The Patriots have added another piece to their wide receiver corps. Today, the team inked a deal with free agent wide receiver Torry Holt. Mike Reiss of ESPN Boston reports:
The Patriots have agreed to terms on a one-year contract with veteran wide receiver Torry Holt, according to a league source. ESPN’s John Clayton reports the deal could be worth up to $1.7 million.
The 33-year-old Holt played for the Jacksonville Jaguars last season, totaling 51 receptions for 722 yards. Holt, who spent the first 11 years of his career with the St. Louis Rams, enters his 13th NFL season.
While Holt, who will turn 34 this Junes, won’t be an absolute game breaker for the Patriots, he still could have an impact. He isn’t the dominating presence he once was in St. Louis, but he could step up and be a solid #3 for the Patriots. The #3 that Jabar Gaffney was, and that Joey Galloway wasn’t.
Holt will compete with Brandon Tate and possibly a rookie for playing time. The worst case scenario I see with Holt is him being a great 4th receiver.
This is a low risk, potential high reward deal. If Holt can return to anything close to his 2007 form, the Patriots will have added another great weapon for quarterback Tom Brady.
The word commonly associated with the New England Patriots when it comes to the draft is “value.” Under the current system, a draft pick’s salary is based on how high they were taken in the draft. The player’s agent will look at the contract signed by whoever was drafted in the same position the year before, and use that as the starting point in negotiations. This means that each year there will be players that are among the highest paid at their position who have never before played a snap in the NFL. These contracts represent an enormous risk because they include huge guarantees, meaning that no matter how poor the rookie ends up playing, they will still earn that amount. The Patriots’ draft strategy under Bill Belichick has been to not only the get right player, but to get the right player at the right price.
Last year wide receiver Darrius Heyward-Bey went to Oakland 7th overall. Heyward-Bey received a five-year, $38.25 million contract with $23.5 million guaranteed. He played in 11 games last season, totaling 9 catches for 124 yards and one TD, an incredibly poor return on their investment for the Raiders.
The Eagles selected Jeremy Maclin 12 spots later in 2009 at 19th overall, and he received a five-year contract worth $15.5 million, with 9.5 million guaranteed. Maclin produced 56 receptions for 773 yards with 4 TDs for Philadelphia in 2009.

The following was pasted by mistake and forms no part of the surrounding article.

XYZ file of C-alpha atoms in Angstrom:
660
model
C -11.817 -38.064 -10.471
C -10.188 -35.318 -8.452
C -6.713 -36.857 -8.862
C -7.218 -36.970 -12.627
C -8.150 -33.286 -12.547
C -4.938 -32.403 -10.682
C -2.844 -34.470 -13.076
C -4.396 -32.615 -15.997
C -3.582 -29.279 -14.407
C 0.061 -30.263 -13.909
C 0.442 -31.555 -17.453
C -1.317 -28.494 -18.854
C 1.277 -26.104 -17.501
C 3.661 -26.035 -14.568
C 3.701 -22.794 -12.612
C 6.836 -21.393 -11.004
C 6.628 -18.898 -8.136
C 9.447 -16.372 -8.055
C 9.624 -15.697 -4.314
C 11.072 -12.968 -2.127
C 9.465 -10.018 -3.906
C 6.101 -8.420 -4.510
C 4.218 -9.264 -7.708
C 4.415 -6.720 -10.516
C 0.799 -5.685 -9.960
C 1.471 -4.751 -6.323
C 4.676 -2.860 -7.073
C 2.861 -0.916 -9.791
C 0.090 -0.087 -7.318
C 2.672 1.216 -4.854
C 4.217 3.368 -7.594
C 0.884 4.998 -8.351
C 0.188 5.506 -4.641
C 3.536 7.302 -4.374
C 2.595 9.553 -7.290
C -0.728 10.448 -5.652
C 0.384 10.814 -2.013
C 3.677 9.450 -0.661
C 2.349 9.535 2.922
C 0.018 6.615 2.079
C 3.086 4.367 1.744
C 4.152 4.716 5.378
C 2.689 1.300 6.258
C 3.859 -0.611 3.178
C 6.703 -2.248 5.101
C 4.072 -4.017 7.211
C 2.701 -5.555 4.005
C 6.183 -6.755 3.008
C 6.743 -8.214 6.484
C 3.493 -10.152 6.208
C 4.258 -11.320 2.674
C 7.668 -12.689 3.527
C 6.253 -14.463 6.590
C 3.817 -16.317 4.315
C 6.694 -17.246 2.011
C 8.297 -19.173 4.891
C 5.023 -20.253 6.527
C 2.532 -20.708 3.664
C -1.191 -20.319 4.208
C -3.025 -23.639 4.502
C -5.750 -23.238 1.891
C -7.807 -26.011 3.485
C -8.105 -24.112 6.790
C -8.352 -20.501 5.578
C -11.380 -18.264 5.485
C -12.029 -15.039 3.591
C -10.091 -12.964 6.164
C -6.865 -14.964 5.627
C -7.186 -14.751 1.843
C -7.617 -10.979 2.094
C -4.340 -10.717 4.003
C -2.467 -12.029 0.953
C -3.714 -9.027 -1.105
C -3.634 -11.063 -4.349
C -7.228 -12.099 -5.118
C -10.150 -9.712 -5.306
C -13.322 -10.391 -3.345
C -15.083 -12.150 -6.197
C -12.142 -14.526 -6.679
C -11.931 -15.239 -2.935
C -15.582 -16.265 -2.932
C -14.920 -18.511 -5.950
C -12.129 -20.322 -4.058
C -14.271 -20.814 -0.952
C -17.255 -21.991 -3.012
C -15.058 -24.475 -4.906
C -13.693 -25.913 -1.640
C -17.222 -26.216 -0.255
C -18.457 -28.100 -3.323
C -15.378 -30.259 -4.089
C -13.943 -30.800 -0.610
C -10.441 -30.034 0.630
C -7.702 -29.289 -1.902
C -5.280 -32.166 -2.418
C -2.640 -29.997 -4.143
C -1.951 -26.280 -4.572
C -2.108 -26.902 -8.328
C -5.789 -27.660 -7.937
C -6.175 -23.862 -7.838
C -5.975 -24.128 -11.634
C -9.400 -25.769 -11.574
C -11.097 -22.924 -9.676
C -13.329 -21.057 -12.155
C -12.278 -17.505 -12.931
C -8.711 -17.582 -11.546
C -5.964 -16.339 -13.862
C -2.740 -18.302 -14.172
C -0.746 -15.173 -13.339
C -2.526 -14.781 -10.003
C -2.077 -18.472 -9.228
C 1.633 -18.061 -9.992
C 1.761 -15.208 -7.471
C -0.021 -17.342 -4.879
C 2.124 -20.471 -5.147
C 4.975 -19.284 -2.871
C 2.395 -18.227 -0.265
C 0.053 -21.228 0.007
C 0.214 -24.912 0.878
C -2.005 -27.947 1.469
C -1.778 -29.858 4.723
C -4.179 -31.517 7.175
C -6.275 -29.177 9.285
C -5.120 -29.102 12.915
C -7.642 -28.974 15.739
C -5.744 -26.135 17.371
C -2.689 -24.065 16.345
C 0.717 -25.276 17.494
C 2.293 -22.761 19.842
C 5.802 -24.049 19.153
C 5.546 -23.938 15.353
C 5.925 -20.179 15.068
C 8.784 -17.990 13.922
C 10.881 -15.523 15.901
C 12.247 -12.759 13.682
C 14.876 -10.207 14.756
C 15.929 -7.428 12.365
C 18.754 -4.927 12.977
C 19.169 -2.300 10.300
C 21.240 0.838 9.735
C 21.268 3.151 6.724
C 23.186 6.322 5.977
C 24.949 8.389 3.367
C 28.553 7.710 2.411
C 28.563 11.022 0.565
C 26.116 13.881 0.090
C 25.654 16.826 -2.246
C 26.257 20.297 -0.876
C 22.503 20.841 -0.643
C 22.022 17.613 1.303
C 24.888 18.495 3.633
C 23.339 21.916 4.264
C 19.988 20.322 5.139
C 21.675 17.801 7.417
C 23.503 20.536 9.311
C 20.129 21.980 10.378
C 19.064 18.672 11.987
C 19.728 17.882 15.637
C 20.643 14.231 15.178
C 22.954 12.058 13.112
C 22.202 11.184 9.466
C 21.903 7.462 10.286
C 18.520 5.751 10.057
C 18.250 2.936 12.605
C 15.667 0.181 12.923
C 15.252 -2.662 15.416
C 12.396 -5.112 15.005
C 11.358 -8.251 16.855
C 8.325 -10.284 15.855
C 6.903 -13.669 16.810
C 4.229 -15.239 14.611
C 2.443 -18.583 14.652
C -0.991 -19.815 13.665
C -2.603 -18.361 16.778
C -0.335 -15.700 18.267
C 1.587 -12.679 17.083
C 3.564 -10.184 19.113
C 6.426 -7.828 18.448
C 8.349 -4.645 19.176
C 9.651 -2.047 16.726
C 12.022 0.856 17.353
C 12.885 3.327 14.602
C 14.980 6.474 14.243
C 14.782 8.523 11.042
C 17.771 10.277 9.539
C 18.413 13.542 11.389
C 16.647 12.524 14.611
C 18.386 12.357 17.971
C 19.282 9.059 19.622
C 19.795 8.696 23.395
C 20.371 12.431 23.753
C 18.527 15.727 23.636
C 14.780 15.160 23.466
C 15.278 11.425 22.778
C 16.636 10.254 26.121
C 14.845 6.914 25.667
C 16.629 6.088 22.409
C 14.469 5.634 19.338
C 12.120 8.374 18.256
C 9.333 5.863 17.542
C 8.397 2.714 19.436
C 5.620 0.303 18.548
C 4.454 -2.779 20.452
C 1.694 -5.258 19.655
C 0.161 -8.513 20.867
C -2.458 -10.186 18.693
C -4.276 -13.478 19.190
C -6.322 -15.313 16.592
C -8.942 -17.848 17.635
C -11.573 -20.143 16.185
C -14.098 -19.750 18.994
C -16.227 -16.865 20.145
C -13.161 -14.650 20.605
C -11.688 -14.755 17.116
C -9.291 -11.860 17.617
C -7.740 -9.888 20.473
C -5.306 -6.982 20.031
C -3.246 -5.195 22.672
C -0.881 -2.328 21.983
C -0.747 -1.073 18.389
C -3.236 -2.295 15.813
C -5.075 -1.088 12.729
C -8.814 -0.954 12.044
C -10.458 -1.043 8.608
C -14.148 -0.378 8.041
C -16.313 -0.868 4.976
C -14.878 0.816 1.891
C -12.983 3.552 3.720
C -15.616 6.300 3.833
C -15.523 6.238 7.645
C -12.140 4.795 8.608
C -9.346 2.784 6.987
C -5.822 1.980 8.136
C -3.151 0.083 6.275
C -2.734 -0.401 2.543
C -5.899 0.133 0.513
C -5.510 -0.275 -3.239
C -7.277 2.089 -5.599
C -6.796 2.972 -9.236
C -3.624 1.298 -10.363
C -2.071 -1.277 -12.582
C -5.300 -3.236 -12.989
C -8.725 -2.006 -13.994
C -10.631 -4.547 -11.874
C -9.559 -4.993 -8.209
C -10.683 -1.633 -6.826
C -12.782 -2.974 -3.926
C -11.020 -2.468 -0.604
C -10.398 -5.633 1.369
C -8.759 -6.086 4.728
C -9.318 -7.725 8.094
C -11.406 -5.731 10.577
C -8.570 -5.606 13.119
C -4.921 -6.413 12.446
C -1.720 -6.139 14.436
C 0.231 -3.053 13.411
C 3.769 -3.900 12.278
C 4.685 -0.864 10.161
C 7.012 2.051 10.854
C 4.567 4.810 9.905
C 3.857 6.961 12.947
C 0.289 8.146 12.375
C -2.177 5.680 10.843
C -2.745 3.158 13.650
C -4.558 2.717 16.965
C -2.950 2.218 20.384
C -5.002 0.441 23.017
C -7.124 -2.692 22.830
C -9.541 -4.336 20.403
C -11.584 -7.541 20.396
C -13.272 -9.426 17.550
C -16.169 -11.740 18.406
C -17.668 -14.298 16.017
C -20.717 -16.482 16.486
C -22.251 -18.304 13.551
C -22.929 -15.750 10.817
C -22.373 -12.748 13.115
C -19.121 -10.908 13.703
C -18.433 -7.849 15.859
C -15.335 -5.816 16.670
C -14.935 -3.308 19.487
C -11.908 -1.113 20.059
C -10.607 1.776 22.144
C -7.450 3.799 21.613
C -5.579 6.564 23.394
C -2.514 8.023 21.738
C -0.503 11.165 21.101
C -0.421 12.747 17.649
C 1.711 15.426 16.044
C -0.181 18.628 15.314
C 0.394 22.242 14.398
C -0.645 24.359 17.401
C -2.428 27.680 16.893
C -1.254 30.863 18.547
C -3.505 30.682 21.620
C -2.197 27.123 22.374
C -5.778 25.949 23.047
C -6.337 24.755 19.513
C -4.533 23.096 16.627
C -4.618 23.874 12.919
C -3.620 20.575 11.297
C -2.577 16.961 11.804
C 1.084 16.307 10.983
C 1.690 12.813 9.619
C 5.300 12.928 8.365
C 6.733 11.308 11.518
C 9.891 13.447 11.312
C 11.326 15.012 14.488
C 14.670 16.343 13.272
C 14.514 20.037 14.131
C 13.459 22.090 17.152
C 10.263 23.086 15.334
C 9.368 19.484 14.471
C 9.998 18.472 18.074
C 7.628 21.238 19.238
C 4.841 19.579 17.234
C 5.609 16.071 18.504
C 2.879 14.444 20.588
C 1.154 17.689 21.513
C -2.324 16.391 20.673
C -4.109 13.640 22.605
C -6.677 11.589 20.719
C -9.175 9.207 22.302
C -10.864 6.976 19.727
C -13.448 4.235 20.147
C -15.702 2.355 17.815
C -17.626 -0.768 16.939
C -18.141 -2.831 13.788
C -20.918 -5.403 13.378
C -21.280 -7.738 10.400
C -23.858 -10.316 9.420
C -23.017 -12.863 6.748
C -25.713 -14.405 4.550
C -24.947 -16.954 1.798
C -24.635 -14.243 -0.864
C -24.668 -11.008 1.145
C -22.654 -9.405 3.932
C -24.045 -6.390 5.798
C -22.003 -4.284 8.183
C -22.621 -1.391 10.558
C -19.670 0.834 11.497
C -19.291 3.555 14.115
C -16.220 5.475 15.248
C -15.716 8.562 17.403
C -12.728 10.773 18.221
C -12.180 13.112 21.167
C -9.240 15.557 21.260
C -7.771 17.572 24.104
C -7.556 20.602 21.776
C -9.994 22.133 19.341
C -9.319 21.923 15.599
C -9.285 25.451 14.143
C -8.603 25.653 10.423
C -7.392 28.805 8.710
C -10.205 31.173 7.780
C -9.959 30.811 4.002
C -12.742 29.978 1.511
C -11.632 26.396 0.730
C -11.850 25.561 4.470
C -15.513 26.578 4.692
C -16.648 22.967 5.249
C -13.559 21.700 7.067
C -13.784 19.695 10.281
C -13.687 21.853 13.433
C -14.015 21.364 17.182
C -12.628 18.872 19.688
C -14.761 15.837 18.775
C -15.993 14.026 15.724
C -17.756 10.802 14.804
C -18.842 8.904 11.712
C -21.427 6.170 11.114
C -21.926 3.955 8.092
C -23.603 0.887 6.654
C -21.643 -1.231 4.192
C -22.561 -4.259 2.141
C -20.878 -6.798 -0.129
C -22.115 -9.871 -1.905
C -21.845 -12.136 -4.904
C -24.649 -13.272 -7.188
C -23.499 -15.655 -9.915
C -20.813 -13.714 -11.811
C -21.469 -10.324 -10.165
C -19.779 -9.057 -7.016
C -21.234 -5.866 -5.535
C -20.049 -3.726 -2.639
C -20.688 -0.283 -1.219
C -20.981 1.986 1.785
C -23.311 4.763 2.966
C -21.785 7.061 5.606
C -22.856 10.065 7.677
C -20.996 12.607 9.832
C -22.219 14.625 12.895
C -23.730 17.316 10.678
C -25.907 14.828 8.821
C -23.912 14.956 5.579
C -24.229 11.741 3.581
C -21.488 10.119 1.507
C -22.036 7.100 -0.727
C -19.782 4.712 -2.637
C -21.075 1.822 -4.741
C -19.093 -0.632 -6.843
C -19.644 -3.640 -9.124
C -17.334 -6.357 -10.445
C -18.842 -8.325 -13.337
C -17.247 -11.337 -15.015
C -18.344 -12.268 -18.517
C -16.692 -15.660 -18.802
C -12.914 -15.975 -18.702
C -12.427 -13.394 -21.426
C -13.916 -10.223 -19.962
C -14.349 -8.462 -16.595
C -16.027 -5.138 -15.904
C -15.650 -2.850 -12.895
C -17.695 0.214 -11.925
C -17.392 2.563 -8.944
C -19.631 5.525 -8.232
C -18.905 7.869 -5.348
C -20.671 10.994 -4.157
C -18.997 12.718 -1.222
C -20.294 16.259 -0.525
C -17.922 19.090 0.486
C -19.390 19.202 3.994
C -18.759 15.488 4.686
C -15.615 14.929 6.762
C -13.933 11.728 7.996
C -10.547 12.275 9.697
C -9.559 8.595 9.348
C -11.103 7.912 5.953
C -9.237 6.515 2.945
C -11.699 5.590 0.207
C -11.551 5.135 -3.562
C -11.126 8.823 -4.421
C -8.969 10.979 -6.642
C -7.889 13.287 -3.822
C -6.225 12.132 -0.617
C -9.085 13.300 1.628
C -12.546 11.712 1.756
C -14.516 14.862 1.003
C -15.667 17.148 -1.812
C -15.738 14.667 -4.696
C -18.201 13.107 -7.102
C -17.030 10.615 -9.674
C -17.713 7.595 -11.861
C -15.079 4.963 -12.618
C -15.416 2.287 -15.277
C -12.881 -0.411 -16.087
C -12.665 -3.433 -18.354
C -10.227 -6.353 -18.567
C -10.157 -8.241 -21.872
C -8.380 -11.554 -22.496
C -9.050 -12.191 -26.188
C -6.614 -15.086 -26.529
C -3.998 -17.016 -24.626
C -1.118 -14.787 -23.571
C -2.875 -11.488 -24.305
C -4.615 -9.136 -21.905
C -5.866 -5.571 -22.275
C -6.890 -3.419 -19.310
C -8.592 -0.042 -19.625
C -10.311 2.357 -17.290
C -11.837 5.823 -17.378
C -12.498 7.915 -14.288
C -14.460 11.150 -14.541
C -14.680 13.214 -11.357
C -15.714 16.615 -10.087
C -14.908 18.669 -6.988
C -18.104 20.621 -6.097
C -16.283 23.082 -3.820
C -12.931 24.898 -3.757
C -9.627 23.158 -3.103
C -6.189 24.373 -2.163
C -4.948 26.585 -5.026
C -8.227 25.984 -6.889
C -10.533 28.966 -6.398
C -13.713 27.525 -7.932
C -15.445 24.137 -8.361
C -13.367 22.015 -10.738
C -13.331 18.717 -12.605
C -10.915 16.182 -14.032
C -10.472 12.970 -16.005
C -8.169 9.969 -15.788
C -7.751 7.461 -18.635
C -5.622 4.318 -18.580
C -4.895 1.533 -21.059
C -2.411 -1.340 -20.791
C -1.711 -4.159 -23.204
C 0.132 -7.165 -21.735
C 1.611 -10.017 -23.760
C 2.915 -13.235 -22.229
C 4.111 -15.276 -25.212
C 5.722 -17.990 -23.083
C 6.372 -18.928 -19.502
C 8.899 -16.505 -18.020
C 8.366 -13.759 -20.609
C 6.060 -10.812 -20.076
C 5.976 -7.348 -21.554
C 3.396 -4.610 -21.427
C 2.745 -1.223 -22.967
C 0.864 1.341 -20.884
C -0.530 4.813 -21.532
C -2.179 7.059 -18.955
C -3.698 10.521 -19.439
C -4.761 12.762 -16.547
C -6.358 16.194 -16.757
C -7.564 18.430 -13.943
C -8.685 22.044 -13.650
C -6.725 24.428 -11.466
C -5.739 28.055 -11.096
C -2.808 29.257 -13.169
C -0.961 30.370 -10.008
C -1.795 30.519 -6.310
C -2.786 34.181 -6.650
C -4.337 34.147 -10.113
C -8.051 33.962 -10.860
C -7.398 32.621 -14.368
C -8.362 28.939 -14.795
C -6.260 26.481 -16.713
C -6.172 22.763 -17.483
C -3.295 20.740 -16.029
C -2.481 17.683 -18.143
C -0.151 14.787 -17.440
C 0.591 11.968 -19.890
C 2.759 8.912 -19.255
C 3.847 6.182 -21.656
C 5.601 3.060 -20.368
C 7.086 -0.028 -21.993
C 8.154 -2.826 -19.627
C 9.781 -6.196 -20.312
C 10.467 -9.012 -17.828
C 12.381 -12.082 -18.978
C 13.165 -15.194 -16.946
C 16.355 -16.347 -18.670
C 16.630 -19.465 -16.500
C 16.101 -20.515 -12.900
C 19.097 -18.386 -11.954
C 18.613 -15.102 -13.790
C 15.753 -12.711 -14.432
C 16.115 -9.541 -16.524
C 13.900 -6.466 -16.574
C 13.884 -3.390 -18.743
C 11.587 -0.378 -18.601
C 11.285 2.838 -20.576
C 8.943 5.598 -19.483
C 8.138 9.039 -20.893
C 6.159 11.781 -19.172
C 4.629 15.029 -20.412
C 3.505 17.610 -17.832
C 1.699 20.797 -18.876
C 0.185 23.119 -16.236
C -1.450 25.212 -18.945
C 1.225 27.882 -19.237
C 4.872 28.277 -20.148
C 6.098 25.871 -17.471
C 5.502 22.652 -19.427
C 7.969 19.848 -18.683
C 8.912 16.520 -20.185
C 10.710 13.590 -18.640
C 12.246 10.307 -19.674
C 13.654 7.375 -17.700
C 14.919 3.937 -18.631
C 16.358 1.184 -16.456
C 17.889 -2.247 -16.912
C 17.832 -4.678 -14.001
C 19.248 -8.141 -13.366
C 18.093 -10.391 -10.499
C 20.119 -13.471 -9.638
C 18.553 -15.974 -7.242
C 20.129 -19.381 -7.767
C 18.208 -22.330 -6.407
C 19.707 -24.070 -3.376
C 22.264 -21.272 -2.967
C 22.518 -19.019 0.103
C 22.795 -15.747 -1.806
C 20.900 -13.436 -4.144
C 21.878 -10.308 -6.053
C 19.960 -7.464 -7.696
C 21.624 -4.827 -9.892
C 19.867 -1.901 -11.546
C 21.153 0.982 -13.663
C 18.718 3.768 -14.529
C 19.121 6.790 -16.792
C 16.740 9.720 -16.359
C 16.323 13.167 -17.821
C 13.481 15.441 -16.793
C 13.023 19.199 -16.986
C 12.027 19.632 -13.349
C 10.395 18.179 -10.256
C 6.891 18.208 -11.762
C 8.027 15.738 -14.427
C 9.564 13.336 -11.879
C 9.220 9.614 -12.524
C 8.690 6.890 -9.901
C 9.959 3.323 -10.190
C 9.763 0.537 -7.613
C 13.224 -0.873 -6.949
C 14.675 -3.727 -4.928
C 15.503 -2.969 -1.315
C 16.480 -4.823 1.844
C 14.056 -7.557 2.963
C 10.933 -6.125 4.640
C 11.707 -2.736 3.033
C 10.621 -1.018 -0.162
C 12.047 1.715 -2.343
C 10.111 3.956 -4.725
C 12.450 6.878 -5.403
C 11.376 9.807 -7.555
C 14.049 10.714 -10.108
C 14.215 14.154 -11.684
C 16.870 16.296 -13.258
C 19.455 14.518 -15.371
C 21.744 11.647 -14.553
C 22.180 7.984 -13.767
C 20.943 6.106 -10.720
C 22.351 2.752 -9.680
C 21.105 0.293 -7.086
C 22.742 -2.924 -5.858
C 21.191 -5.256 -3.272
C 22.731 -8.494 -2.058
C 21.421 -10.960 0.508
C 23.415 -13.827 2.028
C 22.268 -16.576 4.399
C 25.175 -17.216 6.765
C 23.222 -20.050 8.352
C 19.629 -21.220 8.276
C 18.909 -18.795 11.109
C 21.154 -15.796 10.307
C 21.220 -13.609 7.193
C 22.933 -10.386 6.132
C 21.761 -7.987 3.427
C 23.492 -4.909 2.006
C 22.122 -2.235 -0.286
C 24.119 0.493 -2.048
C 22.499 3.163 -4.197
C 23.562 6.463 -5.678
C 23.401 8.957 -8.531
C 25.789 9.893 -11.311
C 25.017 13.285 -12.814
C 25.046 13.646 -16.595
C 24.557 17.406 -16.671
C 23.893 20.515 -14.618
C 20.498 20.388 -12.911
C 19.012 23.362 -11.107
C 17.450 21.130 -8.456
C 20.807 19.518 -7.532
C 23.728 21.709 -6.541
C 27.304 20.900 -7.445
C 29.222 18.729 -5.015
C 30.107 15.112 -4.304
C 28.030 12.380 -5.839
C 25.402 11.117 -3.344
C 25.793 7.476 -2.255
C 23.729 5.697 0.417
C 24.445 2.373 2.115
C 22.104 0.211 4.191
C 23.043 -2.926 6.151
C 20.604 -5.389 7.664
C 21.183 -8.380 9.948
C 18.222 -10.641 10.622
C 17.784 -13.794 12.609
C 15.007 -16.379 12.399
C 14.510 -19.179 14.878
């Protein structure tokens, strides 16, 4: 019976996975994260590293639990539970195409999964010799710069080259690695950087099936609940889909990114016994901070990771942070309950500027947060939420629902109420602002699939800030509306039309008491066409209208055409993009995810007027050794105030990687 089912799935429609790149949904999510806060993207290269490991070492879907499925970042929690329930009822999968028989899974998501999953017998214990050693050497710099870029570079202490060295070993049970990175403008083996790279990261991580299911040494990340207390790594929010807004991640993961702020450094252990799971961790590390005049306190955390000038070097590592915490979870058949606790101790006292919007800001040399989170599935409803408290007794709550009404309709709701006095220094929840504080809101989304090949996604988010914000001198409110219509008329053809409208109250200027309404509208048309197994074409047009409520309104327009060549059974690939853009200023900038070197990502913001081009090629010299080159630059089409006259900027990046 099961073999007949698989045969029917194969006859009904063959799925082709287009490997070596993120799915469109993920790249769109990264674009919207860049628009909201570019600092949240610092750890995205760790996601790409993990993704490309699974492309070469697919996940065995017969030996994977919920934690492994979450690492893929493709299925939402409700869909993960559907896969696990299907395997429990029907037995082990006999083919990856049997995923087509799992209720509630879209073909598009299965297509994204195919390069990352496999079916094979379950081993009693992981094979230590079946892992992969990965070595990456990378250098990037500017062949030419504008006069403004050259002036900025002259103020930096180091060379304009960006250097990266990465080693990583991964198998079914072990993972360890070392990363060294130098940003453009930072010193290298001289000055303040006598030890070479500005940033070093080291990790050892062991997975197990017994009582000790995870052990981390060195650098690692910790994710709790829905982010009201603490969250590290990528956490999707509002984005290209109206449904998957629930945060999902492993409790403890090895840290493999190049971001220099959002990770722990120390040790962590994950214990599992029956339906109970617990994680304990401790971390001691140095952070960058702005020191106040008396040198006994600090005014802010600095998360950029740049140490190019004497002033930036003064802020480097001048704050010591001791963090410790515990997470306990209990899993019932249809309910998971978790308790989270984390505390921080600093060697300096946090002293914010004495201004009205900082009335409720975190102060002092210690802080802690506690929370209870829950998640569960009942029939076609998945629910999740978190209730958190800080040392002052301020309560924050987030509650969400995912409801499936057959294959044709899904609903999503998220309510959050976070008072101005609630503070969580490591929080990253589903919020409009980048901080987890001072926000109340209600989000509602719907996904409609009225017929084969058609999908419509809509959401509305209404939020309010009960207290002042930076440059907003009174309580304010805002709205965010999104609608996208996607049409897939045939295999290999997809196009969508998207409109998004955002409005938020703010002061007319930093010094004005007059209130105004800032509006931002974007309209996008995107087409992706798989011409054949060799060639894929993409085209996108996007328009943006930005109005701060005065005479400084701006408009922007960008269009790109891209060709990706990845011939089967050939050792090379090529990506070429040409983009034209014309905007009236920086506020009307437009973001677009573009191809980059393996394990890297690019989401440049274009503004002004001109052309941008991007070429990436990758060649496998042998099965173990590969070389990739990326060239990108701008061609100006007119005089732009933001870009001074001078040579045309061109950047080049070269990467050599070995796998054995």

While there are a number of factors at play such as the Eagles having a better quarterback than the Raiders, the fact remains that Heyward-Bey earned more than twice as much, and produced far less for the team. Clearly the Eagles received good value for their pick because they spent less for more production.
Strengths: At 6′5″ and over 300 pounds, Jared Odrick is a mauler who played the 3-technique in Penn State’s 4-3 defense. He is solid as a pass rusher, with good agility and a good bull rush. He is also good and holding up at the point of attack, and can even make plays off double teams. He is a solid tackler, and a high character, high work ethic guy.
Weaknesses: Odrick, while he can make plays off double teams, he doesn’t have the lower body strength to make himself a true anchor on the defensive line. He can also play too upright at times, and there are questions if he would be a good fit at end in the 3-4 due to his label as a penetrator at Penn State.
How he Fits the Patriots: Many Patriots fans are intrigued by Odrick because of how he is built in the form of a Richard Seymour. He is the prototype 3-4 end in terms of size. However, there are questions if he would fit with the Patriots because he may be more of a penetrator than an anchor. However, I think he could excel in the long run as a defensive end in the 3-4, and he could come in as a rotational lineman his rookie year, and could take over Mike Wright by year 2. When all is said and done, Odrick could be a Seymour-type presence for the Patriots, as he is strong against the run, but also adds that pass rush element to his game.
Bradford may not be the best player in the 2010 class but he makes the most sense for the Rams, both financially and on the field.
2. Detroit Lions: Ndamukong Suh, DT
The Lions also need offensive line help, but I think Suh is the best player in this draft, and will be a terror in the NFL. In fact I am secretly hoping the Patriots will make a sensational (and highly unlikely) move to trade up for him.
3. Tampa Bay Buccaneers: Gerald McCoy, DT
McCoy fits nicely with the Bucs, and this pick makes a lot of sense.
4. Washington Redskins: Russell Okung, OT
Signing Donovan McNabb was a great move for Washington, especially since he only cost a 2nd rounder. That move frees them up to focus on other positions of need.
5. Kansas City Chiefs: Trent Williams, OT
Chiefs could go many directions here, but this pick has the best value.
6. Seattle Seahawks: Eric Berry, S
Another talented player falls to the Seahawks, just like Aaron Curry last year.
7. Cleveland Browns: Jimmy Clausen, QB
A new regime, a new QB in Cleveland.
8. Oakland Raiders: Jason Pierre-Paul, DE
Explosive. That’s the word the Raiders look for on draft day, and that’s the word used to describe this raw talent.
9. Buffalo Bills: Bryan Bulaga, OT
The Bills offensive line needs serious work, and Bulaga will bring a great attitude.
10. Jacksonville Jaguars: Earl Thomas, S
A lot of directions they could go with this pick. They might want to trade down from here, but Thomas would be a great player for them.